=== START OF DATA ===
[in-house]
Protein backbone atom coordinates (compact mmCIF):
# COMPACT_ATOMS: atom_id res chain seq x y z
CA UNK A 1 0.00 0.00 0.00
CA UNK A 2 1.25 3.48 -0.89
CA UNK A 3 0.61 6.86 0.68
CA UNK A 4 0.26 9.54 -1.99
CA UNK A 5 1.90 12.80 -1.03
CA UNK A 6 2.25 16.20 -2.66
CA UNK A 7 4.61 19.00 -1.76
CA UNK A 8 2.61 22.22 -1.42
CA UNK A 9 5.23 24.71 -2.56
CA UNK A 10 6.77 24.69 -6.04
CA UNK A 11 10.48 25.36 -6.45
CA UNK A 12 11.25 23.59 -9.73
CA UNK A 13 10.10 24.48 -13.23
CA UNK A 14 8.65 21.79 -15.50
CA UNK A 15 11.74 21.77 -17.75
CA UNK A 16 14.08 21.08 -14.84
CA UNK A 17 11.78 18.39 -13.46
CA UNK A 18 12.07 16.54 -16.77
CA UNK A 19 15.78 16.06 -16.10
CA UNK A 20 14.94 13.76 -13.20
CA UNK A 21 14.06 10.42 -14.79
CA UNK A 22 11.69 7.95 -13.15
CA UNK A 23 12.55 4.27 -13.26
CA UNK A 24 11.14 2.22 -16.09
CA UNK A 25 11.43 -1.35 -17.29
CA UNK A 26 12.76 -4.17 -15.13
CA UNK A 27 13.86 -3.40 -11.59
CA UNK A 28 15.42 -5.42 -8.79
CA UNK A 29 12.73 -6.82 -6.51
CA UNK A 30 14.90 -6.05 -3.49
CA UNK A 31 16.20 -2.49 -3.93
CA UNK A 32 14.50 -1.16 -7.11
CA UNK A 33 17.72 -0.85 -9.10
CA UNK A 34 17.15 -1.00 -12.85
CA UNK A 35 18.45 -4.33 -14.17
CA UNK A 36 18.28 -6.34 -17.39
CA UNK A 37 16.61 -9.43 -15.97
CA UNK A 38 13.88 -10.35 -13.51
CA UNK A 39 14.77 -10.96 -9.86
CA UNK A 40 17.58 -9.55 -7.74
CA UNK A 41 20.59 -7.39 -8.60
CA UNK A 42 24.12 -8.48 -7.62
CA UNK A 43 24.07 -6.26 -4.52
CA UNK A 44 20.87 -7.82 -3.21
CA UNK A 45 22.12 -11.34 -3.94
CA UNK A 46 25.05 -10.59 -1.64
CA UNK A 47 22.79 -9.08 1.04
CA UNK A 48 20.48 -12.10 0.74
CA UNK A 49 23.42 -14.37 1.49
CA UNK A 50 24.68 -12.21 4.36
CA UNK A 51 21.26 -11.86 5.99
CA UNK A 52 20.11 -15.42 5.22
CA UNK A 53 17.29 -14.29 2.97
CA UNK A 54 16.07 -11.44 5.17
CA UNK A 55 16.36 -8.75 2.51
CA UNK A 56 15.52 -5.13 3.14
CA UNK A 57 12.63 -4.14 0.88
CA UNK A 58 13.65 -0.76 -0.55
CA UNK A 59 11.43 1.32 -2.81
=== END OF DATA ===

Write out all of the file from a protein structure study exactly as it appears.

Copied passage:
[in-house]
Protein backbone atom coordinates (compact mmCIF):
# COMPACT_ATOMS: atom_id res chain seq x y z
CA UNK A 1 0.00 0.00 0.00
CA UNK A 2 1.25 3.48 -0.89
CA UNK A 3 0.61 6.86 0.68
CA UNK A 4 0.26 9.54 -1.99
CA UNK A 5 1.90 12.80 -1.03
CA UNK A 6 2.25 16.20 -2.66
CA UNK A 7 4.61 19.00 -1.76
CA UNK A 8 2.61 22.22 -1.42
CA UNK A 9 5.23 24.71 -2.56
CA UNK A 10 6.77 24.69 -6.04
CA UNK A 11 10.48 25.36 -6.45
CA UNK A 12 11.25 23.59 -9.73
CA UNK A 13 10.10 24.48 -13.23
CA UNK A 14 8.65 21.79 -15.50
CA UNK A 15 11.74 21.77 -17.75
CA UNK A 16 14.08 21.08 -14.84
CA UNK A 17 11.78 18.39 -13.46
CA UNK A 18 12.07 16.54 -16.77
CA UNK A 19 15.78 16.06 -16.10
CA UNK A 20 14.94 13.76 -13.20
CA UNK A 21 14.06 10.42 -14.79
CA UNK A 22 11.69 7.95 -13.15
CA UNK A 23 12.55 4.27 -13.26
CA UNK A 24 11.14 2.22 -16.09
CA UNK A 25 11.43 -1.35 -17.29
CA UNK A 26 12.76 -4.17 -15.13
CA UNK A 27 13.86 -3.40 -11.59
CA UNK A 28 15.42 -5.42 -8.79
CA UNK A 29 12.73 -6.82 -6.51
CA UNK A 30 14.90 -6.05 -3.49
CA UNK A 31 16.20 -2.49 -3.93
CA UNK A 32 14.50 -1.16 -7.11
CA UNK A 33 17.72 -0.85 -9.10
CA UNK A 34 17.15 -1.00 -12.85
CA UNK A 35 18.45 -4.33 -14.17
CA UNK A 36 18.28 -6.34 -17.39
CA UNK A 37 16.61 -9.43 -15.97
CA UNK A 38 13.88 -10.35 -13.51
CA UNK A 39 14.77 -10.96 -9.86
CA UNK A 40 17.58 -9.55 -7.74
CA UNK A 41 20.59 -7.39 -8.60
CA UNK A 42 24.12 -8.48 -7.62
CA UNK A 43 24.07 -6.26 -4.52
CA UNK A 44 20.87 -7.82 -3.21
CA UNK A 45 22.12 -11.34 -3.94
CA UNK A 46 25.05 -10.59 -1.64
CA UNK A 47 22.79 -9.08 1.04
CA UNK A 48 20.48 -12.10 0.74
CA UNK A 49 23.42 -14.37 1.49
CA UNK A 50 24.68 -12.21 4.36
CA UNK A 51 21.26 -11.86 5.99
CA UNK A 52 20.11 -15.42 5.22
CA UNK A 53 17.29 -14.29 2.97
CA UNK A 54 16.07 -11.44 5.17
CA UNK A 55 16.36 -8.75 2.51
CA UNK A 56 15.52 -5.13 3.14
CA UNK A 57 12.63 -4.14 0.88
CA UNK A 58 13.65 -0.76 -0.55
CA UNK A 59 11.43 1.32 -2.81